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Nature. 2018 Jul;559(7712):54-60. doi: 10.1038/s41586-018-0242-8. Epub 2018 Jun 20.

Nuclear F-actin and myosins drive relocalization of heterochromatic breaks.

Author information

1
Department of Molecular and Computational Biology, University of Southern California, Los Angeles, CA, USA.
2
Karolinska Institute, Stockholm, Sweden.
3
Department of Molecular and Computational Biology, University of Southern California, Los Angeles, CA, USA. chiolo@usc.edu.

Abstract

Heterochromatin mainly comprises repeated DNA sequences that are prone to ectopic recombination. In Drosophila cells, 'safe' repair of heterochromatic double-strand breaks by homologous recombination relies on the relocalization of repair sites to the nuclear periphery before strand invasion. The mechanisms responsible for this movement were unknown. Here we show that relocalization occurs by directed motion along nuclear actin filaments assembled at repair sites by the Arp2/3 complex. Relocalization requires nuclear myosins associated with the heterochromatin repair complex Smc5/6 and the myosin activator Unc45, which is recruited to repair sites by Smc5/6. ARP2/3, actin nucleation and myosins also relocalize heterochromatic double-strand breaks in mouse cells. Defects in this pathway result in impaired heterochromatin repair and chromosome rearrangements. These findings identify de novo nuclear actin filaments and myosins as effectors of chromatin dynamics for heterochromatin repair and stability in multicellular eukaryotes.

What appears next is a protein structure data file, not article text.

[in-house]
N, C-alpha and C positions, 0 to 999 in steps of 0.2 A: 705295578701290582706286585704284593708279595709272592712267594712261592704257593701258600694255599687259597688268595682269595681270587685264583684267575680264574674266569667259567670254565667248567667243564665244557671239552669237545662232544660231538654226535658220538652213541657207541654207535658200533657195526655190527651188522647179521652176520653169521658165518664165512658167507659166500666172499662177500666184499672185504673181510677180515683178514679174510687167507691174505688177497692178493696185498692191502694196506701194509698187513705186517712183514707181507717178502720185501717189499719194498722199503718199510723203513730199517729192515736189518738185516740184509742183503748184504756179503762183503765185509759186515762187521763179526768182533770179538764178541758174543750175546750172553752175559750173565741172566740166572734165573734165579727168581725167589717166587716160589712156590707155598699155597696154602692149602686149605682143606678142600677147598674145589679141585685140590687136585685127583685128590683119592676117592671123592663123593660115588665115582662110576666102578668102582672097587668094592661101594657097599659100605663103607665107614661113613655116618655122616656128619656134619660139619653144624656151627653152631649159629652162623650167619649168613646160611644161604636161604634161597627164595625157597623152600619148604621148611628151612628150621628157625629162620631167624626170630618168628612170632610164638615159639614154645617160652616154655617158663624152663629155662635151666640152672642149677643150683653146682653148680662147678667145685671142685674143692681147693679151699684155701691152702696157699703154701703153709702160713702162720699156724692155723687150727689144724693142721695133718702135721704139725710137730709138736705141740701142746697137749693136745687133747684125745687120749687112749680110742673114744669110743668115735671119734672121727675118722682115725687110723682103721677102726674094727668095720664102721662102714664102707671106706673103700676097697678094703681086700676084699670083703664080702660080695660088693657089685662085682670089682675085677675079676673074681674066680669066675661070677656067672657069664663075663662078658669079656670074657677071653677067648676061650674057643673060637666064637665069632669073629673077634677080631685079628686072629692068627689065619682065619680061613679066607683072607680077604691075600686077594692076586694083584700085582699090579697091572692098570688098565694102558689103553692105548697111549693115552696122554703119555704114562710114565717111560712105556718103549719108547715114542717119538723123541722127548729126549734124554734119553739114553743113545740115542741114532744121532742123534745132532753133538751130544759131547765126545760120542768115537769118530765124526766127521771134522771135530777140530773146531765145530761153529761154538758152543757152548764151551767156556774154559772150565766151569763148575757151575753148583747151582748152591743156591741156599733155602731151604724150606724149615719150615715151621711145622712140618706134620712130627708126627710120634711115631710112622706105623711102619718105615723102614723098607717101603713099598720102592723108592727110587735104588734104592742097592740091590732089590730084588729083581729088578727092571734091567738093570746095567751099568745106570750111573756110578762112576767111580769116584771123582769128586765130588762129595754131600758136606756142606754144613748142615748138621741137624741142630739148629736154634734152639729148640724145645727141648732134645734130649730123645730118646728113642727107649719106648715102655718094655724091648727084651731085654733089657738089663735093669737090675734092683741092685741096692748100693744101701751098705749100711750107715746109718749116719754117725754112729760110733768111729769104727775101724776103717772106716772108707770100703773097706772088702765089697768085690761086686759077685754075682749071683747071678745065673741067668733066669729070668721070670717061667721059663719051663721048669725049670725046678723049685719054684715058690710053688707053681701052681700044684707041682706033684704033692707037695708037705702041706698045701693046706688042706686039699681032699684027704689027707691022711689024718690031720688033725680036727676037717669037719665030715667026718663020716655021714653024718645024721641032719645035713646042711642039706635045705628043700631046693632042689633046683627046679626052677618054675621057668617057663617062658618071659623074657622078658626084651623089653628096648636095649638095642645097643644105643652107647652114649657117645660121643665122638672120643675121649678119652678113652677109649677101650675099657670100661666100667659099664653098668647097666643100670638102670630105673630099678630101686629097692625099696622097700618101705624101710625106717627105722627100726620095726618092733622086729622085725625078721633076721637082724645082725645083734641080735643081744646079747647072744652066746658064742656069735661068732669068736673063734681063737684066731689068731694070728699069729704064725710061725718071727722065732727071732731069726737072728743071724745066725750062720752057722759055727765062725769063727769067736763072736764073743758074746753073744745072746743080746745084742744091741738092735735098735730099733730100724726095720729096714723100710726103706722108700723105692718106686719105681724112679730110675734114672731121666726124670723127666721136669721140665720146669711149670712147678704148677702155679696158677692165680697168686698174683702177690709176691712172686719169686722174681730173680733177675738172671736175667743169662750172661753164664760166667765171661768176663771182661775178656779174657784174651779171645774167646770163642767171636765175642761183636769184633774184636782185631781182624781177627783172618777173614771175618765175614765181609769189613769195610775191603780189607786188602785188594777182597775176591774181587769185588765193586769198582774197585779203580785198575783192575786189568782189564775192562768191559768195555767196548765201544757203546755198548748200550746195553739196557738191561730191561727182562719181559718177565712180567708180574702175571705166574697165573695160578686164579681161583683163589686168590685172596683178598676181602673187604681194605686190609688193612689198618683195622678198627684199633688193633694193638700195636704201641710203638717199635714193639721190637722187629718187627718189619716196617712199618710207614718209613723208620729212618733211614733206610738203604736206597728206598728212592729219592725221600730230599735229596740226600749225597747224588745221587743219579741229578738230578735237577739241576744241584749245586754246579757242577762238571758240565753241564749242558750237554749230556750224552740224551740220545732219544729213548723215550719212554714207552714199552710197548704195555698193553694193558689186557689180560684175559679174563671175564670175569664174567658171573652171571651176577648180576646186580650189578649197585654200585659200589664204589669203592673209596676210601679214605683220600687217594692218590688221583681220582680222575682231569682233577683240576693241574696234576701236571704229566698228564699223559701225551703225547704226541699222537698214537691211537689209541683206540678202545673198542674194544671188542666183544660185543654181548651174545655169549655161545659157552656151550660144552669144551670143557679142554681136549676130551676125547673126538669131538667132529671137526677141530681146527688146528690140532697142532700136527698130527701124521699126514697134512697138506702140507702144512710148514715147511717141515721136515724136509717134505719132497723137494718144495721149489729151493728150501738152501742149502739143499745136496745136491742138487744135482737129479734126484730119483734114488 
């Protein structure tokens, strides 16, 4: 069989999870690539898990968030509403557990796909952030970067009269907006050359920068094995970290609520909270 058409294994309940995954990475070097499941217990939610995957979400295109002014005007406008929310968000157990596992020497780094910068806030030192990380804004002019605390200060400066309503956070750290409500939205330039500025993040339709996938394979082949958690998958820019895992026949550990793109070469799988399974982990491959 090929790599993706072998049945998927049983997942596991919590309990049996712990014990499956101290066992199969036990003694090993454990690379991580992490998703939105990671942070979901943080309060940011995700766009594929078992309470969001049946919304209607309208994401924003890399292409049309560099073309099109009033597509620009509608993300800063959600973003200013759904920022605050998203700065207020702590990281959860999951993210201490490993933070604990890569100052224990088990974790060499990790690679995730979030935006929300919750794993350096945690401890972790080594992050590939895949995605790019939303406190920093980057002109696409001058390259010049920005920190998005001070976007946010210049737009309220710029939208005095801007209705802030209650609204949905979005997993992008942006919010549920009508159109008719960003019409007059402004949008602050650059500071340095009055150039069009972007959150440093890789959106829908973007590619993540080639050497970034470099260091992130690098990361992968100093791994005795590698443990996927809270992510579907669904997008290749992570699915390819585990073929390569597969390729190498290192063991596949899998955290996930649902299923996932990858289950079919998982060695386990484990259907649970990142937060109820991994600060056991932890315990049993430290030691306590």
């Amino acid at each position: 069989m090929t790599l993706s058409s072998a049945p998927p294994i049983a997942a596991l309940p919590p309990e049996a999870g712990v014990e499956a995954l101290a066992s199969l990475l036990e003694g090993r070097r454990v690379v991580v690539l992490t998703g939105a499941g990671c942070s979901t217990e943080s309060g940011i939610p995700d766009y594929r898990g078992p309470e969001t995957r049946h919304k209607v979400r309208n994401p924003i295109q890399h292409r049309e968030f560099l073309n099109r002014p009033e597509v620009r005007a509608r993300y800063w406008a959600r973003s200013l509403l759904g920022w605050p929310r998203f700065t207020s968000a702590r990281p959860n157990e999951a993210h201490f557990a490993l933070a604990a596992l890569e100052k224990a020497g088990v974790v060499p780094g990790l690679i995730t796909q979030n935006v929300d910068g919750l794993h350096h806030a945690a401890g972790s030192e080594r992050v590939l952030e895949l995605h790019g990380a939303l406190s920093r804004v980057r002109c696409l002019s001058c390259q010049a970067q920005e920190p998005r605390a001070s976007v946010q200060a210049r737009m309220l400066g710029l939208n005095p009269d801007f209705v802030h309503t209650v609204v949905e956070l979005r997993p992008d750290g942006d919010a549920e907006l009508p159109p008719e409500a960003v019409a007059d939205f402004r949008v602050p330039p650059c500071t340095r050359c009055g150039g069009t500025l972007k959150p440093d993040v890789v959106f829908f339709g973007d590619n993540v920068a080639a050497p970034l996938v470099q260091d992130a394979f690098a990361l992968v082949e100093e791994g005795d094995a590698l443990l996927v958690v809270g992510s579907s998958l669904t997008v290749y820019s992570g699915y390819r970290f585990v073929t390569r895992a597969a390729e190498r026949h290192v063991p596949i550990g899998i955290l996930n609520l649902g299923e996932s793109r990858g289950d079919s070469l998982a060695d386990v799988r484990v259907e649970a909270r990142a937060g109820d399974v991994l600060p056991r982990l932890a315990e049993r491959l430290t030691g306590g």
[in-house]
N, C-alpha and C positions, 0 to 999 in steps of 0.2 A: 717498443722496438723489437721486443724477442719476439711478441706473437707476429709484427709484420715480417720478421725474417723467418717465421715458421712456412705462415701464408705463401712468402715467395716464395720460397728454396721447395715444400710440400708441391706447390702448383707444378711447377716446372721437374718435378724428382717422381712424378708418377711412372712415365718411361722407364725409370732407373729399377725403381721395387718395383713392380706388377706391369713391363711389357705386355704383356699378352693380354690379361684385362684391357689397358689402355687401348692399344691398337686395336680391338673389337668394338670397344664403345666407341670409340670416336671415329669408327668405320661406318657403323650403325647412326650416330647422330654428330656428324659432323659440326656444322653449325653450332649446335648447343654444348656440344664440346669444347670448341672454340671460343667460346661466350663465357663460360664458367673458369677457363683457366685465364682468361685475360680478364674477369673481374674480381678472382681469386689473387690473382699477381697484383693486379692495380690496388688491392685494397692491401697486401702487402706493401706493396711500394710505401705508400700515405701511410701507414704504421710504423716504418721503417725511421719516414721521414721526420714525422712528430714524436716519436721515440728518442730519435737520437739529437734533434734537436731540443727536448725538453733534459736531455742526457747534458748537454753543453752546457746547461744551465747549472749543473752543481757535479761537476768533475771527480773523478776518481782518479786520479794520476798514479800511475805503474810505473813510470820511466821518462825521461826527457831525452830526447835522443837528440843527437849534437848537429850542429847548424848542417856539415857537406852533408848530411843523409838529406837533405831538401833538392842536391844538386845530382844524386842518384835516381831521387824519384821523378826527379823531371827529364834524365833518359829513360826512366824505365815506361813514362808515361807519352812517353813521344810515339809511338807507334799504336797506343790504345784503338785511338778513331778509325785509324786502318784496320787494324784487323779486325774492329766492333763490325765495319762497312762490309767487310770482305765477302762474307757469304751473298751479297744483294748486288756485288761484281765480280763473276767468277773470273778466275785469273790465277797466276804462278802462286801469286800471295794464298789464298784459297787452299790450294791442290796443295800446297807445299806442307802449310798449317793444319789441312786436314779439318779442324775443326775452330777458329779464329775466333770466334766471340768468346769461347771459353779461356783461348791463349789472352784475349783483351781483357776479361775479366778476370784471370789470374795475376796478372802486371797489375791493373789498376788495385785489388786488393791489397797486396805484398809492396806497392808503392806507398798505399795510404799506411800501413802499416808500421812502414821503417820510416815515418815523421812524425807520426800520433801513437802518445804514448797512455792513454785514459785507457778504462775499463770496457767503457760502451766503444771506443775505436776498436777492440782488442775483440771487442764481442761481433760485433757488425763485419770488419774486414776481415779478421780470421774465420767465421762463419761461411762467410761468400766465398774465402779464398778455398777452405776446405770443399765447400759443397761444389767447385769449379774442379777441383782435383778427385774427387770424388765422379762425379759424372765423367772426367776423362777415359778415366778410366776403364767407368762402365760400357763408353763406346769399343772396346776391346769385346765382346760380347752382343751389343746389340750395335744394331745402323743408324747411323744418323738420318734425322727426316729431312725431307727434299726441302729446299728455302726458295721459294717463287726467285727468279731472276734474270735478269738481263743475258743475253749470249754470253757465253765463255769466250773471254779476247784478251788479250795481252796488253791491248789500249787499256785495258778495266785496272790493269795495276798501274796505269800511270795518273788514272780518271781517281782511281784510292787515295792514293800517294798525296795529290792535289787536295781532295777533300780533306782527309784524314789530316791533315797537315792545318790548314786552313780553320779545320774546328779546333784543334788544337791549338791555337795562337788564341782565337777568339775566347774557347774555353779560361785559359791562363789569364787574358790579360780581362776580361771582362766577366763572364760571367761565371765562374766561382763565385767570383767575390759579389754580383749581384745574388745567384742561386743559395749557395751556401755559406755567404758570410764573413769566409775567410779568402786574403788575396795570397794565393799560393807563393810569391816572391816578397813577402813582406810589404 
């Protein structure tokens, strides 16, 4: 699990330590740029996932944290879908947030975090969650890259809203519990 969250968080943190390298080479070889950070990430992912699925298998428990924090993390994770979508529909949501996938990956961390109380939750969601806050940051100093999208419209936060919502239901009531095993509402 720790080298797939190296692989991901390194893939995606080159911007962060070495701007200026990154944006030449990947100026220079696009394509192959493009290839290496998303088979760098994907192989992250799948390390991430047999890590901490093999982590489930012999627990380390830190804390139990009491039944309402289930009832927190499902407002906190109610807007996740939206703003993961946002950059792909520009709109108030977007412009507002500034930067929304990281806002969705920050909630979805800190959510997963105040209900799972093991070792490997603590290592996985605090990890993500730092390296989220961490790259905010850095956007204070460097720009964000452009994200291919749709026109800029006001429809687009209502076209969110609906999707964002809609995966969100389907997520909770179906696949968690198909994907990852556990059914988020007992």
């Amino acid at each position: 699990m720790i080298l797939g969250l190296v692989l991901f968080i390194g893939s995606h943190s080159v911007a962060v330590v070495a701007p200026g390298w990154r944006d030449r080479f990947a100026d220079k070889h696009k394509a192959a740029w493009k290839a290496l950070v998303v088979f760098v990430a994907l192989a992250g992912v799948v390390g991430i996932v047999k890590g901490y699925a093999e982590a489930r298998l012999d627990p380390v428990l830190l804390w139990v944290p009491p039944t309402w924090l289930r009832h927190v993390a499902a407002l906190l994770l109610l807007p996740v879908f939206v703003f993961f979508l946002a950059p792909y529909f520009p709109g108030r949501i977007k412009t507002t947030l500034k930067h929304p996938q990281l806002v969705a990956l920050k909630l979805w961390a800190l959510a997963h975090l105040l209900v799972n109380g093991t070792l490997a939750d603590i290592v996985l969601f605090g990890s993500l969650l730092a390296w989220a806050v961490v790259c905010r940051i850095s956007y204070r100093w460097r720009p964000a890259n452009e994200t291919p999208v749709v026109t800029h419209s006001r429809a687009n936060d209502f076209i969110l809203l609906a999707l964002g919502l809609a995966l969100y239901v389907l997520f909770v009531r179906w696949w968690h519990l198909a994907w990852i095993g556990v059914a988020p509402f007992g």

Comment in

PMID:
29925946
PMCID:
PMC6051730
DOI:
10.1038/s41586-018-0242-8
[Indexed for MEDLINE]
Free PMC Article

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